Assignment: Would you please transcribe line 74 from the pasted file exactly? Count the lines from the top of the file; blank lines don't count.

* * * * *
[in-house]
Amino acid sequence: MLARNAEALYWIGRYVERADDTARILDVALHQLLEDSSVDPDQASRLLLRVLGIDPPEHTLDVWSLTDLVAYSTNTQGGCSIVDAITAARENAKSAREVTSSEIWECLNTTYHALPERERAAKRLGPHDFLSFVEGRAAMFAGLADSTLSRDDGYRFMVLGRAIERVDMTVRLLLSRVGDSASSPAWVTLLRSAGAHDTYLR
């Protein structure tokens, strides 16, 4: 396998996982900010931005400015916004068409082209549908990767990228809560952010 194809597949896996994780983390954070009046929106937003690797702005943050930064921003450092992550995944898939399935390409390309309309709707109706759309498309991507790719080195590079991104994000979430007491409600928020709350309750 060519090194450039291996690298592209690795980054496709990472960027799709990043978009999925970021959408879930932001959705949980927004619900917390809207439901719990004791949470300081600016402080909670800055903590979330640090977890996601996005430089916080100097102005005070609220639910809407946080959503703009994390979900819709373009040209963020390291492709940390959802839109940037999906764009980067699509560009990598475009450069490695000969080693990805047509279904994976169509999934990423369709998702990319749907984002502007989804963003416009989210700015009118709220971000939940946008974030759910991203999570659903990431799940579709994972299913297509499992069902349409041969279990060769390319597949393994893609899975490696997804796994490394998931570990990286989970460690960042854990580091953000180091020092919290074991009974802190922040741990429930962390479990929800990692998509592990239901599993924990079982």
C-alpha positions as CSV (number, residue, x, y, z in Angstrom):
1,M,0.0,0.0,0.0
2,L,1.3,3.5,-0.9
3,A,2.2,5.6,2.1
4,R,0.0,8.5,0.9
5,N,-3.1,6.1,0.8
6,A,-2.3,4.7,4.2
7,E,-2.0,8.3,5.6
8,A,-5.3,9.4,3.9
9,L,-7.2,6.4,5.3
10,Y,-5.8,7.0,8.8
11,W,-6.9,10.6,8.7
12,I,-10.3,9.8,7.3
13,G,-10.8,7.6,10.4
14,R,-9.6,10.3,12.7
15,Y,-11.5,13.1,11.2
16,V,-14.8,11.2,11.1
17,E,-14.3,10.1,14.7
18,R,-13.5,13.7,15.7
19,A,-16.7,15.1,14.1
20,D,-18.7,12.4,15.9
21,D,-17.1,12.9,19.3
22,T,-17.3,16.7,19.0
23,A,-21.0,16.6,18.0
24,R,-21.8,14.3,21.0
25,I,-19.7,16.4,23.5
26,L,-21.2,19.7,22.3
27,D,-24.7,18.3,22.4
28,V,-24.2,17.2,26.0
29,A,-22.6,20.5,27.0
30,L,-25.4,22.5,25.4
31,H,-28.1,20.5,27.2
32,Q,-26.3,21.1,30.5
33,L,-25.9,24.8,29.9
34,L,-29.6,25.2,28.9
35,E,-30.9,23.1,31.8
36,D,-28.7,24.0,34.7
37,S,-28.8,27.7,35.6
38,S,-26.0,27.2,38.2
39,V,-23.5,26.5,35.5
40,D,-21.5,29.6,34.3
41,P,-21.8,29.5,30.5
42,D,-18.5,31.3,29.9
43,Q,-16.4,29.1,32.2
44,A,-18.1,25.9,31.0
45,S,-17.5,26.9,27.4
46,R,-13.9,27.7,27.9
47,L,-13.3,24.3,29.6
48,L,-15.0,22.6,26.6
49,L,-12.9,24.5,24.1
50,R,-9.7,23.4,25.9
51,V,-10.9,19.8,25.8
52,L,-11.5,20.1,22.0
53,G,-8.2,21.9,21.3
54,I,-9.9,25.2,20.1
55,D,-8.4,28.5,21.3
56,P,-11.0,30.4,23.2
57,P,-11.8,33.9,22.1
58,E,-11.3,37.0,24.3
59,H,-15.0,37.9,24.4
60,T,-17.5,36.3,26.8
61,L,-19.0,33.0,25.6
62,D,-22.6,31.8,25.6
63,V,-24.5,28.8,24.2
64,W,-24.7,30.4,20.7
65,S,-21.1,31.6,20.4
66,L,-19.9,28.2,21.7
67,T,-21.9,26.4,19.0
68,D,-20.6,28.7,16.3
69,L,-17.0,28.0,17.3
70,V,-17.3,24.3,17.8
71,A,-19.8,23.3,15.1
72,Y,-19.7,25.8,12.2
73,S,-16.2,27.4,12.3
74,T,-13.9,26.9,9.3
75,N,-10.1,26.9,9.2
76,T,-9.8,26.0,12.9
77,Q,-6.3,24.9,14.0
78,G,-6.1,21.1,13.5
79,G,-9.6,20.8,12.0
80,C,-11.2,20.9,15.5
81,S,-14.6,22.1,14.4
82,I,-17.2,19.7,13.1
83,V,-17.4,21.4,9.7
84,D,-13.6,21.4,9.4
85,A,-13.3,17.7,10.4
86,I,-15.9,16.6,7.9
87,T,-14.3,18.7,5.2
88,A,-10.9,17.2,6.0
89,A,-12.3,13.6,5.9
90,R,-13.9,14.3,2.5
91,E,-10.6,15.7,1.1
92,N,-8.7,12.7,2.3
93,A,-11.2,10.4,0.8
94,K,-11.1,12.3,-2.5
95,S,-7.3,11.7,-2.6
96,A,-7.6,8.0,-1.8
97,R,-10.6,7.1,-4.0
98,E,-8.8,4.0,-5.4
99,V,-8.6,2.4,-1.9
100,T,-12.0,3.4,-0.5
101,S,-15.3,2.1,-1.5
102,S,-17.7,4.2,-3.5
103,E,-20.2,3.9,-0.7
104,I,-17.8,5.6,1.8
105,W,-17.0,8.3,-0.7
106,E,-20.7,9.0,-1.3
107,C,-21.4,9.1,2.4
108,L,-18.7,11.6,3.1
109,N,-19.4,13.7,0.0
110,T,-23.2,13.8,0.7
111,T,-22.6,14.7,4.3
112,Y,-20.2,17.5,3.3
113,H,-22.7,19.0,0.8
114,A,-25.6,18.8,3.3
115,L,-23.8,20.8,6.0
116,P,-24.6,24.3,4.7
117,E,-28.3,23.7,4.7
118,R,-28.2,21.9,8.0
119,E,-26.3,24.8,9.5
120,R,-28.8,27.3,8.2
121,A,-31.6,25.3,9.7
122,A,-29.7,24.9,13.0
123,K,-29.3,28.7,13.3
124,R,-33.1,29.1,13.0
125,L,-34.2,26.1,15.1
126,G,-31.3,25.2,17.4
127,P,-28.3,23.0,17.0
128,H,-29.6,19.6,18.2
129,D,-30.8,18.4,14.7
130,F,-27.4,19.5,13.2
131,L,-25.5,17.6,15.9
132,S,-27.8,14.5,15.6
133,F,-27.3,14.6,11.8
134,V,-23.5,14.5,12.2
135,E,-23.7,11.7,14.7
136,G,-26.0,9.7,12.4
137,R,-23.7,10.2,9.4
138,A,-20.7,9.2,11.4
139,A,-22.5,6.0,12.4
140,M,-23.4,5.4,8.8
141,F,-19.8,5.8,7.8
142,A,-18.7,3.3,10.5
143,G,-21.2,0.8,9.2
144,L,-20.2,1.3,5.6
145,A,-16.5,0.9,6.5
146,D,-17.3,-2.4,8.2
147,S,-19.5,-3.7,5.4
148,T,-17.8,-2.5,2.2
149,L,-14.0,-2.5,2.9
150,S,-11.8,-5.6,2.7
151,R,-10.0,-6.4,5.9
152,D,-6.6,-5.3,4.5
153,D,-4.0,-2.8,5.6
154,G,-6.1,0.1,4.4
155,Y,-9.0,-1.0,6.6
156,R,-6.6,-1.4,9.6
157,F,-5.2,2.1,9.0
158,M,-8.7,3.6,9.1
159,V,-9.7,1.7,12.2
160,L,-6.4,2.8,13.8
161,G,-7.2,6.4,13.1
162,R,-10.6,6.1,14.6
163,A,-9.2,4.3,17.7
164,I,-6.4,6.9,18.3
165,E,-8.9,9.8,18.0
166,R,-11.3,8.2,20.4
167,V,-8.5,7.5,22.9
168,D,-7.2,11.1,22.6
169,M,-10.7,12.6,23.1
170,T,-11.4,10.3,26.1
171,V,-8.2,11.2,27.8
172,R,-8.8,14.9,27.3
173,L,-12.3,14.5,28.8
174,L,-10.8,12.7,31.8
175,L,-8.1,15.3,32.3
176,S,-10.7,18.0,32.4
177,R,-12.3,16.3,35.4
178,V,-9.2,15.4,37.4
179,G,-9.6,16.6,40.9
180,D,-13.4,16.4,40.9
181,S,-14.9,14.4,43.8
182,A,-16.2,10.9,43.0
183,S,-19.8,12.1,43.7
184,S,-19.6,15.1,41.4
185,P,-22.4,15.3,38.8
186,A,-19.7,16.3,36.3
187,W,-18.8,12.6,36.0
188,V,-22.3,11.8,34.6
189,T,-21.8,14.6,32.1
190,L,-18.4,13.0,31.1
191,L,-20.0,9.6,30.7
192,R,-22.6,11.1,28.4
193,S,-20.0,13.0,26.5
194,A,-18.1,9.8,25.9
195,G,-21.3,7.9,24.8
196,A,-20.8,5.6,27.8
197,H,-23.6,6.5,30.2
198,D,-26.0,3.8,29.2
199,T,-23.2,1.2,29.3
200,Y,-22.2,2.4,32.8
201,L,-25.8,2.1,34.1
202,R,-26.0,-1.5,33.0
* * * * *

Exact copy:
70,V,-17.3,24.3,17.8